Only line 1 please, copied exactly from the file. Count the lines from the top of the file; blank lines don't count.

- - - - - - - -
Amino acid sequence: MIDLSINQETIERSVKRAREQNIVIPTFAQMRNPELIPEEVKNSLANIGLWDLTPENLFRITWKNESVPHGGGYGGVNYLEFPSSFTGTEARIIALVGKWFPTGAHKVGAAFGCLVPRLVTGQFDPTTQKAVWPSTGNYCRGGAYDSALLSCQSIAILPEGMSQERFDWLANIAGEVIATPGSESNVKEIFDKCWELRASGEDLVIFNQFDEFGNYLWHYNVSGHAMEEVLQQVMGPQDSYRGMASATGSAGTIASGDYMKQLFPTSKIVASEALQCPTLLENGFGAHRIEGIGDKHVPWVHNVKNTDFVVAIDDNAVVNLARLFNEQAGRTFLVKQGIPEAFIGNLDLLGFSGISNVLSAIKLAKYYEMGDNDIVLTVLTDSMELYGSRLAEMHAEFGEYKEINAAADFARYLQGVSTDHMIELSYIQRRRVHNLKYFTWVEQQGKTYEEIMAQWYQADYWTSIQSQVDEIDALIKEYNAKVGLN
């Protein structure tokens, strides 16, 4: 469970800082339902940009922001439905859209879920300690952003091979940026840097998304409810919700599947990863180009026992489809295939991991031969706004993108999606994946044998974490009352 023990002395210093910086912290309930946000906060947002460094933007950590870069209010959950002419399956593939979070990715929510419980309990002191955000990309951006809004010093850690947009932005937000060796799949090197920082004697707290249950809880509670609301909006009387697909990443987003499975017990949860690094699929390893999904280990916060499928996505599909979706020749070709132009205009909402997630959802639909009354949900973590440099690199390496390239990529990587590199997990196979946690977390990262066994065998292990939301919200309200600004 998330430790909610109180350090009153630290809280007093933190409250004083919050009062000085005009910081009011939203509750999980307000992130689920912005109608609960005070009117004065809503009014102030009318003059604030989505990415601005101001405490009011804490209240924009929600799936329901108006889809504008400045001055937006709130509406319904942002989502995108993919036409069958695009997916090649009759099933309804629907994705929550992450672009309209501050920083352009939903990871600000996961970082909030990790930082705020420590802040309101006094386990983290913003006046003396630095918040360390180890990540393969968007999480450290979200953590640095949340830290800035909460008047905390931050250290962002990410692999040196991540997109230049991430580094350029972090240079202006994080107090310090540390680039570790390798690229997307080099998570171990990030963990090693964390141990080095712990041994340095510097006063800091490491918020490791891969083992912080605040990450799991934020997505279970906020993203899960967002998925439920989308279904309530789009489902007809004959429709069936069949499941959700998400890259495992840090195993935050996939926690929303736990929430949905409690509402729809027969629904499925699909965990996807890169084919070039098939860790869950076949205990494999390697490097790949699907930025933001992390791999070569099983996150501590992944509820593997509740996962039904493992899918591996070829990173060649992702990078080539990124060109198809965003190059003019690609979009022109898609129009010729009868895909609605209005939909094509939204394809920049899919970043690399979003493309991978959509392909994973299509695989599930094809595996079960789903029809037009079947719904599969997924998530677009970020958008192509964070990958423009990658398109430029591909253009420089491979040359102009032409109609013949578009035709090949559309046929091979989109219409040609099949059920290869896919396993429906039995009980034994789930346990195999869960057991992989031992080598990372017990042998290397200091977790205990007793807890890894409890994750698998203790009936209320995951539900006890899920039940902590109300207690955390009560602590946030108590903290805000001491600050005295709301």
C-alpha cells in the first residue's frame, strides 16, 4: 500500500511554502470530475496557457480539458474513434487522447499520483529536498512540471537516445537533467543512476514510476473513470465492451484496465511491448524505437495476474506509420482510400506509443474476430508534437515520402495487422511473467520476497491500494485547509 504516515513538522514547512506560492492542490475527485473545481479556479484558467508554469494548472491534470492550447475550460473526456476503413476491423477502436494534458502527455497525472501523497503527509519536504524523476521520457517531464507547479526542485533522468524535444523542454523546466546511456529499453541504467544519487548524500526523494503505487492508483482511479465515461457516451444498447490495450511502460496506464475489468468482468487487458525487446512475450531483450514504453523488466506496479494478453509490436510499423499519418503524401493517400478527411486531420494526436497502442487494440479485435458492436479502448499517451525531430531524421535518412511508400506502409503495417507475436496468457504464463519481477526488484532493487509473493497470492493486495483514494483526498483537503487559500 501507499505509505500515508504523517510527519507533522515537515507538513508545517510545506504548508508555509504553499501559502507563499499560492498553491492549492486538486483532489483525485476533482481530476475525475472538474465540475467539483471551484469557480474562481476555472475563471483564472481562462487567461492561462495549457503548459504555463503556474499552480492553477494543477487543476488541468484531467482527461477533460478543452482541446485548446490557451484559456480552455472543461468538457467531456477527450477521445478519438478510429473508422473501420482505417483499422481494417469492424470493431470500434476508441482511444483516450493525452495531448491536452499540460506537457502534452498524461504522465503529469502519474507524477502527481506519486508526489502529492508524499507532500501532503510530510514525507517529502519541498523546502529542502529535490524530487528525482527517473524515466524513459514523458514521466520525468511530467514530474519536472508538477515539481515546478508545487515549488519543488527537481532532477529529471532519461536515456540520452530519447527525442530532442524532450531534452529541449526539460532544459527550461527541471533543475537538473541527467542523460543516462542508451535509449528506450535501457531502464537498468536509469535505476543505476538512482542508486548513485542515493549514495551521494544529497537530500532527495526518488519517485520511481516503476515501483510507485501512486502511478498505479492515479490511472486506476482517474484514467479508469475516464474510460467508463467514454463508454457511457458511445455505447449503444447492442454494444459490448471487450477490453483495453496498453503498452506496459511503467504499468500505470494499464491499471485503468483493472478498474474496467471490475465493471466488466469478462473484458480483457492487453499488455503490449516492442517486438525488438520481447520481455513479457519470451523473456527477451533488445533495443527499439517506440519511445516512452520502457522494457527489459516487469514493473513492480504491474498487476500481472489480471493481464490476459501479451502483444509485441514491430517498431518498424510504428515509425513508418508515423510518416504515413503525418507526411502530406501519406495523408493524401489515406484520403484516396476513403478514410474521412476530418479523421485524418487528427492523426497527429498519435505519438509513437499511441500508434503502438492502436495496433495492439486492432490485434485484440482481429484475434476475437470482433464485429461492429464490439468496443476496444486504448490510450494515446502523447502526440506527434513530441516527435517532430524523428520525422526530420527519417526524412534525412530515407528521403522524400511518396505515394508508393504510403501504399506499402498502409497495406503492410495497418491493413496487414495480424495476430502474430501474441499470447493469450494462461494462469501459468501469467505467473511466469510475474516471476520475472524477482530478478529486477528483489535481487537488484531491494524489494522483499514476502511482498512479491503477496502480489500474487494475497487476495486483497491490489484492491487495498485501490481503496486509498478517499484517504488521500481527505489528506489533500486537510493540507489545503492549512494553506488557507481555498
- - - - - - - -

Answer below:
Amino acid sequence: MIDLSINQETIERSVKRAREQNIVIPTFAQMRNPELIPEEVKNSLANIGLWDLTPENLFRITWKNESVPHGGGYGGVNYLEFPSSFTGTEARIIALVGKWFPTGAHKVGAAFGCLVPRLVTGQFDPTTQKAVWPSTGNYCRGGAYDSALLSCQSIAILPEGMSQERFDWLANIAGEVIATPGSESNVKEIFDKCWELRASGEDLVIFNQFDEFGNYLWHYNVSGHAMEEVLQQVMGPQDSYRGMASATGSAGTIASGDYMKQLFPTSKIVASEALQCPTLLENGFGAHRIEGIGDKHVPWVHNVKNTDFVVAIDDNAVVNLARLFNEQAGRTFLVKQGIPEAFIGNLDLLGFSGISNVLSAIKLAKYYEMGDNDIVLTVLTDSMELYGSRLAEMHAEFGEYKEINAAADFARYLQGVSTDHMIELSYIQRRRVHNLKYFTWVEQQGKTYEEIMAQWYQADYWTSIQSQVDEIDALIKEYNAKVGLN